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Articles and Stories by Sonia Pressman Fuentes

Sonia Pressman Fuentes

Eighty-five Years Old in Sarasota County, Florida

On Nov. 1, 2018, a paperback anthology of writings by older women about their lives entitled “You’re Doing What?: Older Women’s Tales of Achievement & Adventure,” edited by Marjorie Penn Lasky, was published. In a section called " A Life of Activism," it contains a piece by Sonia named "Eighty-five years old in Sarasota County, Florida." That piece reads as follows.

At the age of eighty-five, I find myself living in Sarasota County, Florida where I am experiencing the richest phase of my life. I am actively involved as a community and feminist activist, writer, and public speaker.  How did that happen and how does it differ from the lives of women my age in the past?

Sarasota County includes the City of Sarasota, but my condo is outside the city limits and in the county.

I was born in Berlin, Germany in 1928 of Polish Jewish parents who had lived in Germany for many years. Five years after my birth, Adolf Hitler was named Reich Chancellor of Germany.  My brother, Hermann, who was fourteen years my senior, immediately saw the threat Hitler posed to Germany’s Jews and urged my parents to leave Germany.  We left in the summer of 1933, going first to Antwerp, Belgium, and, when we couldn’t get visas to remain in Belgium, we boarded the Red Star Line’s S.S. Westernland, arriving in New York City on May 1, 1934. In 1936, my family moved to the Catskill  Mountains of New York State, where my father, previously in the men’s clothing business, went into the summer resort business.  He built and ran a 25-bungalow colony on fifty acres of land in Monticello, New York.  I  graduated as valedictorian of my high school class in 1946 and went on to Cornell University, from which I  graduated Phi Beta Kappa in 1950.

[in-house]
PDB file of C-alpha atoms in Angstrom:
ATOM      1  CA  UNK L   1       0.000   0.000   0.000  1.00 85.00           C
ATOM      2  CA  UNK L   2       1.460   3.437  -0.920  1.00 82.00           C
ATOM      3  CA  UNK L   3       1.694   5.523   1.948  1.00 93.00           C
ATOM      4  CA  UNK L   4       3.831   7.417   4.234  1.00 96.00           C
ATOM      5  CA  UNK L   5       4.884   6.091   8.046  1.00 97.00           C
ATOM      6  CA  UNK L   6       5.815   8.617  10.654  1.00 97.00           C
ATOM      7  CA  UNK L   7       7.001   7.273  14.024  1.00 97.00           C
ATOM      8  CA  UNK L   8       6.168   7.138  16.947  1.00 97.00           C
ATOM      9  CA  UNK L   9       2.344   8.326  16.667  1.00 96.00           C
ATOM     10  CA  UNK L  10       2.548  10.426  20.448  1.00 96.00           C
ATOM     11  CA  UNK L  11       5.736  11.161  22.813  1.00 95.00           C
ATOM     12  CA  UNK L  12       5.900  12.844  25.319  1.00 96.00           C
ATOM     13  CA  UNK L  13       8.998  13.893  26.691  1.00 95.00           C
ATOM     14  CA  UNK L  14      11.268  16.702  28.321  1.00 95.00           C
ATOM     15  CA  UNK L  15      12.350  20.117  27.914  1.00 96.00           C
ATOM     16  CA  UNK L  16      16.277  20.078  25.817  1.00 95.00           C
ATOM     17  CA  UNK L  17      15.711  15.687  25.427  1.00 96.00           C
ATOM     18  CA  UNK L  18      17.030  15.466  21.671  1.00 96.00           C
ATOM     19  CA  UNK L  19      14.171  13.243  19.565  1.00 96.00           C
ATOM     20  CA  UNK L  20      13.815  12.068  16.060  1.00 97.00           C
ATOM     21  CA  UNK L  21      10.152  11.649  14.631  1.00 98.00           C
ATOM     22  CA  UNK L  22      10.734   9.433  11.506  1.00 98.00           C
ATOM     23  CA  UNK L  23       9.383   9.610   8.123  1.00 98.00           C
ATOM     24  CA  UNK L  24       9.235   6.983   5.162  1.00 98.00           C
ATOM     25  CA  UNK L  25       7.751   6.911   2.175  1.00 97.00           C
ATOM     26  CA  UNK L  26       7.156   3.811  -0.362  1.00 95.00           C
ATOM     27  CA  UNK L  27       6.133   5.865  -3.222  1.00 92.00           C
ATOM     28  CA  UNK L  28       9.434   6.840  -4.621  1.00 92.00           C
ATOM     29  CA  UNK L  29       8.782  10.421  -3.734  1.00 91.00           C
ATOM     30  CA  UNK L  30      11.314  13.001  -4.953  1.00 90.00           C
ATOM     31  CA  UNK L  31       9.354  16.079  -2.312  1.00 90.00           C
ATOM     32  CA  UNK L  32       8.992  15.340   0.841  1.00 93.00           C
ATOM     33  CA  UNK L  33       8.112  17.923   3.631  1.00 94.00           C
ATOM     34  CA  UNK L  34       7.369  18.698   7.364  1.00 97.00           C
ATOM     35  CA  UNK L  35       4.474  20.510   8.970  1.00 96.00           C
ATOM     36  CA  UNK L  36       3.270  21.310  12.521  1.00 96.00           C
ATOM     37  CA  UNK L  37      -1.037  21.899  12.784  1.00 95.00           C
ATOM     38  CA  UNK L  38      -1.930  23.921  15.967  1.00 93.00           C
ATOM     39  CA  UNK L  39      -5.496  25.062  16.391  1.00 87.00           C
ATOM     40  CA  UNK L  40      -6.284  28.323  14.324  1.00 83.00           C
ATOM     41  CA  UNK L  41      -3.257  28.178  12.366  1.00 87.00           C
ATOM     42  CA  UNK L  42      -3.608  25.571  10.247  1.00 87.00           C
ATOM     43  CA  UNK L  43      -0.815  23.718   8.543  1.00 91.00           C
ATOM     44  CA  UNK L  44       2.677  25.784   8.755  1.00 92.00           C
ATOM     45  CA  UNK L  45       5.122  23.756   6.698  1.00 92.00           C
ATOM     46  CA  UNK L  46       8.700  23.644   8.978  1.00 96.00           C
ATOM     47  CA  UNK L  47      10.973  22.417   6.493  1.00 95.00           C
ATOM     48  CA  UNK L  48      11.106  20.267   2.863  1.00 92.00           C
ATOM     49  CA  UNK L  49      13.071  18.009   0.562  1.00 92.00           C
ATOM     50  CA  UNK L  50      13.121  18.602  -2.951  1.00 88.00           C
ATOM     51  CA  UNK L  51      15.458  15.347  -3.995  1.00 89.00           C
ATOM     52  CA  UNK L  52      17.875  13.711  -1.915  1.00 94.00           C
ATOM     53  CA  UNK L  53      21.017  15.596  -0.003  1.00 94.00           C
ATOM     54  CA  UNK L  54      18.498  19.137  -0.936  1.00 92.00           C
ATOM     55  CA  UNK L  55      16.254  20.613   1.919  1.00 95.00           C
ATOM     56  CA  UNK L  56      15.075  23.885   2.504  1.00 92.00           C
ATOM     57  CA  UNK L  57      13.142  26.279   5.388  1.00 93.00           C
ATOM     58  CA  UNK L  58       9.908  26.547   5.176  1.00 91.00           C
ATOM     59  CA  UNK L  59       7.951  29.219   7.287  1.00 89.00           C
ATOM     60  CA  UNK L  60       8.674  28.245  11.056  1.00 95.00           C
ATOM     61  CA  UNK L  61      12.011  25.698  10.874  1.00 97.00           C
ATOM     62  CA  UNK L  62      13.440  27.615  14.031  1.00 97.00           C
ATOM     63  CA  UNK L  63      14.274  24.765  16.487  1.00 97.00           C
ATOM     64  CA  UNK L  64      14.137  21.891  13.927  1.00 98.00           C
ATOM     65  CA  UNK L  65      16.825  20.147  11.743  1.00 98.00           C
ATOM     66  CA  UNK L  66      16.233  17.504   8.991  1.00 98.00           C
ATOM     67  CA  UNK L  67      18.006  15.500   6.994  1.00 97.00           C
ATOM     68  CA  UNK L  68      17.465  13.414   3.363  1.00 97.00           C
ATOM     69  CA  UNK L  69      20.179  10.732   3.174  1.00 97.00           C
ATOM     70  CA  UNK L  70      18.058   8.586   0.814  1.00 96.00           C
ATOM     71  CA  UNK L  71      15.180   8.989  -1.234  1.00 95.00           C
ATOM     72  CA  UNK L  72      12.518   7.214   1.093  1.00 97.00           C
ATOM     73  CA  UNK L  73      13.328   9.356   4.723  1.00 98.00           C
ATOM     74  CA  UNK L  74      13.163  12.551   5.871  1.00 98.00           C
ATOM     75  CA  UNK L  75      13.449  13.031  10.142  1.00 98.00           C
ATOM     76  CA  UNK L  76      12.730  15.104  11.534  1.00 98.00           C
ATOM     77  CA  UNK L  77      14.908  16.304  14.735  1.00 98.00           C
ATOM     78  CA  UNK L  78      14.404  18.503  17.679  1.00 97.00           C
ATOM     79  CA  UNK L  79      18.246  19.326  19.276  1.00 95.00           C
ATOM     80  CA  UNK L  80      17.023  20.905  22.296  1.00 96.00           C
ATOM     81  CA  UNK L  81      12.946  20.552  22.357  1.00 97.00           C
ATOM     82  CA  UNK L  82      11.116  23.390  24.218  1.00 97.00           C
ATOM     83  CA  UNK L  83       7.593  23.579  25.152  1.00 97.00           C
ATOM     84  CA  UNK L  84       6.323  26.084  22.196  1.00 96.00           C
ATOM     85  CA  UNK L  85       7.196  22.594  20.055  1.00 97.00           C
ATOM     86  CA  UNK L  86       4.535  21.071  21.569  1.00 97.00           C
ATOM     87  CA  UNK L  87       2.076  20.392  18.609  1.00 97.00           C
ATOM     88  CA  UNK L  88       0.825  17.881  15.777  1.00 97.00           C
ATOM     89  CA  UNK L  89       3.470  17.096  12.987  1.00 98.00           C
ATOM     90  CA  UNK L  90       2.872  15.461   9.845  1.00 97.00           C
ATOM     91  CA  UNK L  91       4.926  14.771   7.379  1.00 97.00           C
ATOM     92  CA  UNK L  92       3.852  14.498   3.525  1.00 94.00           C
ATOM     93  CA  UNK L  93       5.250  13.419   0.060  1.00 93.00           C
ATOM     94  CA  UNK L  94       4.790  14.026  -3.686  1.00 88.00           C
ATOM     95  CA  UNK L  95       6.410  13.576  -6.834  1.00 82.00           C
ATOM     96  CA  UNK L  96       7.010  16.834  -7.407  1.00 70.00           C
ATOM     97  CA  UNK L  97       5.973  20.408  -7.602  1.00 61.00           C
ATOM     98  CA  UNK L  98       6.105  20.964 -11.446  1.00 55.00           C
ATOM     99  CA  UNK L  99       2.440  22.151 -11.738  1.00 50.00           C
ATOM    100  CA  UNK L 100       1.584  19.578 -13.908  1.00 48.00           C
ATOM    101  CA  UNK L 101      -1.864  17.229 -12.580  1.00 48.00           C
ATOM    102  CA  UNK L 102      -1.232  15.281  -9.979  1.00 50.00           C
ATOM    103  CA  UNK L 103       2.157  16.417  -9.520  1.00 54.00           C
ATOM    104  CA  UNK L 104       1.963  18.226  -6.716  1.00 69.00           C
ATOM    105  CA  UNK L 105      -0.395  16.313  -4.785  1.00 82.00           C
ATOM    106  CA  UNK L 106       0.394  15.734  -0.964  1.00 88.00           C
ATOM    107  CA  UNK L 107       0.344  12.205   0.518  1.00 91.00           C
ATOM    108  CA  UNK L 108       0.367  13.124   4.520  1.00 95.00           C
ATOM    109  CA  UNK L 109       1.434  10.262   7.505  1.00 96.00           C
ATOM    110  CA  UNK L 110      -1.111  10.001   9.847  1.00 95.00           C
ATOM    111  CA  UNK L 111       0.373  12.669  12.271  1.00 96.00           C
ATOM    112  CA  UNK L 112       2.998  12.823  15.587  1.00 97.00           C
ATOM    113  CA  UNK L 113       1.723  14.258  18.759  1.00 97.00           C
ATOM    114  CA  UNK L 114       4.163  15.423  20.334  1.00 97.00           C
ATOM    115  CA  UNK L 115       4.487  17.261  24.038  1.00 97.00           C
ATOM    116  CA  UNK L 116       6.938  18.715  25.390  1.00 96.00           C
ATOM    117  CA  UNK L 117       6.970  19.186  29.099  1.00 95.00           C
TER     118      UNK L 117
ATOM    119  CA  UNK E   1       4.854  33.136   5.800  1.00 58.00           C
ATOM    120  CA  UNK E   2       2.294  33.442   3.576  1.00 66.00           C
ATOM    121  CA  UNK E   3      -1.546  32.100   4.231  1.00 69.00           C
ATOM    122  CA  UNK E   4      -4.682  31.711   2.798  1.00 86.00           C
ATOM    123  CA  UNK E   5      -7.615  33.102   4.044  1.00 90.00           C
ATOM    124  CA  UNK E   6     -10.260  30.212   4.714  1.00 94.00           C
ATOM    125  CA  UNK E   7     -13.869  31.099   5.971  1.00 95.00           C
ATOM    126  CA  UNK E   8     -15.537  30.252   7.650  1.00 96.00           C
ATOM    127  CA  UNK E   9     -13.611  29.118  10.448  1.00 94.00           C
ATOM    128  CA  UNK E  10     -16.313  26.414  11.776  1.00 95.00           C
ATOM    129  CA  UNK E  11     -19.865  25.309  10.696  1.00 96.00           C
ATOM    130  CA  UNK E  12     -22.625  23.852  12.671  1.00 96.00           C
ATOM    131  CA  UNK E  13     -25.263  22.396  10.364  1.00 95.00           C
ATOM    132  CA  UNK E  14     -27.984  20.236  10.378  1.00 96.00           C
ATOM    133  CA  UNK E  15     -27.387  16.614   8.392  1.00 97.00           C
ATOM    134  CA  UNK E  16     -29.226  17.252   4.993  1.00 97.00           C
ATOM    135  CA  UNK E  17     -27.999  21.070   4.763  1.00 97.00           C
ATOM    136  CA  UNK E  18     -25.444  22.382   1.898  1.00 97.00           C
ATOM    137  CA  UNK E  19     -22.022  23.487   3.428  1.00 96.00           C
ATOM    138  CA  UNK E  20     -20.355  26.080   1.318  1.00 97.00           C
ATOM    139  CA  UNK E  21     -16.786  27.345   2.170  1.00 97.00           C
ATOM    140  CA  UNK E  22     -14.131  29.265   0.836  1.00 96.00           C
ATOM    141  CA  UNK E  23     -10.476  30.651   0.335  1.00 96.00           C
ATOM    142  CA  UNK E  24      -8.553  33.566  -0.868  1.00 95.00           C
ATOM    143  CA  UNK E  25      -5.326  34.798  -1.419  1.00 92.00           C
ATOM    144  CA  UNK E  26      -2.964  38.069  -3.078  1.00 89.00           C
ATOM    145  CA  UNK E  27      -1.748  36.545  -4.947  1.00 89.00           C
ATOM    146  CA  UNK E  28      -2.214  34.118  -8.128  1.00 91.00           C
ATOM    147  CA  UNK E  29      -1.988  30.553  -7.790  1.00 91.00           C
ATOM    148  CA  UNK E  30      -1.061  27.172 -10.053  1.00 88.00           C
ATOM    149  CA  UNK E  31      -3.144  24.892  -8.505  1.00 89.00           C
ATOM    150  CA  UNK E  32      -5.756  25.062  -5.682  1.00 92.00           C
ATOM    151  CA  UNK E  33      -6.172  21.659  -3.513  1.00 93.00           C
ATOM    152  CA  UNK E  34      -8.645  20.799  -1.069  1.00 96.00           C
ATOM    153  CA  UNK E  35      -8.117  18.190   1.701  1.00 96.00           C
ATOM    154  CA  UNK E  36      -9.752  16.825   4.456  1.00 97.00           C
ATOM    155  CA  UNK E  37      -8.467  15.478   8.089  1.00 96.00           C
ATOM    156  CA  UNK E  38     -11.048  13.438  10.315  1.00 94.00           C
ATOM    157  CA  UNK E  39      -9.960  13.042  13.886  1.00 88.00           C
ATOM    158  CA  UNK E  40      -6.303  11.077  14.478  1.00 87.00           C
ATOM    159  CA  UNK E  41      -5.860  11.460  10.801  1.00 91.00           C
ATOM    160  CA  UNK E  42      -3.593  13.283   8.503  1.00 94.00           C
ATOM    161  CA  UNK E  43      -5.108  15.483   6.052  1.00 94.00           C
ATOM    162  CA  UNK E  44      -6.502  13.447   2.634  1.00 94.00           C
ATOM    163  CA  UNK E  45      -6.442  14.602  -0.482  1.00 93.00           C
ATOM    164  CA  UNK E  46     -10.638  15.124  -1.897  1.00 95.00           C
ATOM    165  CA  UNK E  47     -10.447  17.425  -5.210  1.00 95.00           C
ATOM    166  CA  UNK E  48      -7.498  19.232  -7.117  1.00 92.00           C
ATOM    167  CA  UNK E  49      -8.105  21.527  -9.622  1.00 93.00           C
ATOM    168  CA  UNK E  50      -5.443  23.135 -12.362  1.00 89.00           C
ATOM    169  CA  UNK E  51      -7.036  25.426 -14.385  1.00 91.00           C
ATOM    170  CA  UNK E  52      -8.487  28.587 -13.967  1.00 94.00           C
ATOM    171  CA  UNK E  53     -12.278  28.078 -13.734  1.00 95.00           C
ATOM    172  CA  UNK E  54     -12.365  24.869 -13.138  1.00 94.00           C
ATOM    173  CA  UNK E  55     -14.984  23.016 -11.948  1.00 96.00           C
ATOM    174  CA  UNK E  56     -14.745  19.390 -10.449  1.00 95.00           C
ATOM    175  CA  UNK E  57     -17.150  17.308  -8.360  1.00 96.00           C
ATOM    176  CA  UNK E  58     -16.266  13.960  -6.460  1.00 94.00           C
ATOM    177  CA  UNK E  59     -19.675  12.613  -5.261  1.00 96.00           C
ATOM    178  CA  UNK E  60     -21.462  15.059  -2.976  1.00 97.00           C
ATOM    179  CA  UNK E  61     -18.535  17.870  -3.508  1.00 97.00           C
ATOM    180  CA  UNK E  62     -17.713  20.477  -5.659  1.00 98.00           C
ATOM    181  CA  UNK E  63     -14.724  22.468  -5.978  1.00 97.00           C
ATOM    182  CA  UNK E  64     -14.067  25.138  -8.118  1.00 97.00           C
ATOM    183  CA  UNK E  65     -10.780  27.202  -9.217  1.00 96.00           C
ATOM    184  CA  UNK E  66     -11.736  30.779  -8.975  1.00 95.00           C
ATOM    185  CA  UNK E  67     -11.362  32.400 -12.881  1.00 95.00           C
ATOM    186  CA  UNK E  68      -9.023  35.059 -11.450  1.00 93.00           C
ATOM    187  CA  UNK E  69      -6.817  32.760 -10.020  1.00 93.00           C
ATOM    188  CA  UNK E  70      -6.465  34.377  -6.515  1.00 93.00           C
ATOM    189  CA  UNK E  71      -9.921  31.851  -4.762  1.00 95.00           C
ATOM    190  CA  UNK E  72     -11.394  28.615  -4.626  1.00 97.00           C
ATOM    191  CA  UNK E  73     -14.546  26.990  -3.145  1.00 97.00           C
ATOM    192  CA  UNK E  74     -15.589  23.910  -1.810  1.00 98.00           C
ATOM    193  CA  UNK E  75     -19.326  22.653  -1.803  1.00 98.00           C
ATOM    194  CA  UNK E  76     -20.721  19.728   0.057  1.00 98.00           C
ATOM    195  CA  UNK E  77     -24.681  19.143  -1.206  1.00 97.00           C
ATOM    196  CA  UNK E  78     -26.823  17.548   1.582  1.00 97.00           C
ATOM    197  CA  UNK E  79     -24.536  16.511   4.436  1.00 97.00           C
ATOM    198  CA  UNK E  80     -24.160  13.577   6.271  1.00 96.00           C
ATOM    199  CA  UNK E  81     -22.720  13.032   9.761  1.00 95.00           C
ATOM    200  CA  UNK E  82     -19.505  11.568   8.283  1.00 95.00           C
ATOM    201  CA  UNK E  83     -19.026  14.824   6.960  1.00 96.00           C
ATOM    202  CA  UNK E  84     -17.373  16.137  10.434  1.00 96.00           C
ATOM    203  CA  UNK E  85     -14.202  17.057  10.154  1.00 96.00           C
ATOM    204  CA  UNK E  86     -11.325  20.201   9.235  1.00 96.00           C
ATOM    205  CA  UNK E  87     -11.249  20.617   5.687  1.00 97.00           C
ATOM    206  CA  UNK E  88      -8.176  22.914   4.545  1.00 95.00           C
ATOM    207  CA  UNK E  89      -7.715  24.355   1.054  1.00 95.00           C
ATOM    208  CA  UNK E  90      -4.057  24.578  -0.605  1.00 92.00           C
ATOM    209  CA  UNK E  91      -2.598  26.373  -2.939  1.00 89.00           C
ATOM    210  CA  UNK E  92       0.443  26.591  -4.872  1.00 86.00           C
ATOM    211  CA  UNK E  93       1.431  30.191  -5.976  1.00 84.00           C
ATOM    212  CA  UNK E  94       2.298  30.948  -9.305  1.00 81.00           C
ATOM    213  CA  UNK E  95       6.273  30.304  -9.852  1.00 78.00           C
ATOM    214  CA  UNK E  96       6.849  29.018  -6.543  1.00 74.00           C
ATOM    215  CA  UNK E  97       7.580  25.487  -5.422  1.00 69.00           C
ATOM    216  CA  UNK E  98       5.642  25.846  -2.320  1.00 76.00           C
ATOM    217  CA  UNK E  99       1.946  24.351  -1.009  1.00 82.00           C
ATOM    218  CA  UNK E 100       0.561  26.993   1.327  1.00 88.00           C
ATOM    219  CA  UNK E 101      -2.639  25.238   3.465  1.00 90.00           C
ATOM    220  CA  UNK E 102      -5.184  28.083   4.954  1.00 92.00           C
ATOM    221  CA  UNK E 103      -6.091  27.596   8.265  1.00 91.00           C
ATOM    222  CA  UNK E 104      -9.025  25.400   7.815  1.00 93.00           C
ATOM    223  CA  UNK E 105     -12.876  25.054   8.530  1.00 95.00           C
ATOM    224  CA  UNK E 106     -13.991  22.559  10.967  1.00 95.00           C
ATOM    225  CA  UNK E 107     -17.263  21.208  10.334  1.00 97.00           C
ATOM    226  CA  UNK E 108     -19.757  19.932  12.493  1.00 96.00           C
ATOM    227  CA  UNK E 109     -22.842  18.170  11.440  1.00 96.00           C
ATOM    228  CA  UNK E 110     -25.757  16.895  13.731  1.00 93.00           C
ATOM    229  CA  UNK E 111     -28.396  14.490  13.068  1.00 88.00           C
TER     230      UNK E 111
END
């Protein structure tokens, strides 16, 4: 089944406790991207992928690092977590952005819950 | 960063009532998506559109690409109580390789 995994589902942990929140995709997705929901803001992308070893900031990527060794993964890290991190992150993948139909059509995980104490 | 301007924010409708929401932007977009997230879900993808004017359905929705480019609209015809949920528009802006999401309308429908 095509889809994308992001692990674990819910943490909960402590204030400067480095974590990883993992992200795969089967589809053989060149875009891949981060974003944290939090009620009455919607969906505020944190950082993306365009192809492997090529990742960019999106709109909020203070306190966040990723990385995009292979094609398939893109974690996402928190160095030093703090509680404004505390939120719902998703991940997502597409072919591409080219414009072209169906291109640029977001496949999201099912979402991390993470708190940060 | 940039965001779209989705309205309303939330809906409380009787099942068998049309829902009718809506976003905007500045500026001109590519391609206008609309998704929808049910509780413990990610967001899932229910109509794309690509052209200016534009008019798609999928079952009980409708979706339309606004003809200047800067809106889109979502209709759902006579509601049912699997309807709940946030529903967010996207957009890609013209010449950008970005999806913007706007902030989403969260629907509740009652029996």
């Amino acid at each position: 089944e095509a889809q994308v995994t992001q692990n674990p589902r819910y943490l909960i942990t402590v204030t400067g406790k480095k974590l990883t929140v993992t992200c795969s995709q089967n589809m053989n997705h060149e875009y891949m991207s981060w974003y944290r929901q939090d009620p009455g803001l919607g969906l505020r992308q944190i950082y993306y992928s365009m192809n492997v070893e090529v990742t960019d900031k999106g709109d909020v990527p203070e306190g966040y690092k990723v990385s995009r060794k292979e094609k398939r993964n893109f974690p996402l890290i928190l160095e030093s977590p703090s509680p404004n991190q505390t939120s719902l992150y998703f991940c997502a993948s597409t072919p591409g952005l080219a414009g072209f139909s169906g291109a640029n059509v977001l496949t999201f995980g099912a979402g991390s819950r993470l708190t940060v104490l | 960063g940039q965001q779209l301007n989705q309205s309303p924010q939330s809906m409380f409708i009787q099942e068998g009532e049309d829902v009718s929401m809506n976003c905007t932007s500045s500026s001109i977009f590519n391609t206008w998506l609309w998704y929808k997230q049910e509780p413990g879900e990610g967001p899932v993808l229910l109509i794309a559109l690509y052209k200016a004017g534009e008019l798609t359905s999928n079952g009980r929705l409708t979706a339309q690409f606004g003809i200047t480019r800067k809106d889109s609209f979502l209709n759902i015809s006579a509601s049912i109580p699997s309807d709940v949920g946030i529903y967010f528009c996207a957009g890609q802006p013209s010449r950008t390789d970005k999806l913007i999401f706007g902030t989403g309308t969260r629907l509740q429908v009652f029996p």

After graduation from Cornell, I could not find a job until I went to business school and studied shorthand. (I’d already taken typing in high school.) After that, I immediately found a job and worked as a secretary in New York City. After several years, I felt I was getting nowhere fast, so in 1954 I began attending the University of Miami (FL) School of Law.  At that time, about 3 percent of the nation’s law school graduates were women.  I graduated from law school first in my class in 1957, and moved to Washington, D.C., where I began work as an attorney with the federal government.  I spent the next twenty years as an attorney with several federal agencies and  another ten years as an attorney and executive with two major corporations.  The most significant work I did, however, involved the following:  I was a cofounder of NOW (National Organization for Women) and the first woman attorney in the Office of the General Counsel at the EEOC (Equal Employment Opportunity Commission).

After my retirement in 1993, I did two things that changed the course of my life:  I spent 5 1/2 years researching and writing my memoir, Eat First—You Don’t Know What They’ll Give You, The Adventures of an Immigrant Family and Their Feminist Daughter, which was published in November 1999, and I moved to Sarasota, Florida.

Since that time, I have been busier than ever in my life.  I am a community and feminist activist, writer, and public speaker.I am constantly being interviewed about my historic role as a founder of the second wave of the women’s movement and showered with honors.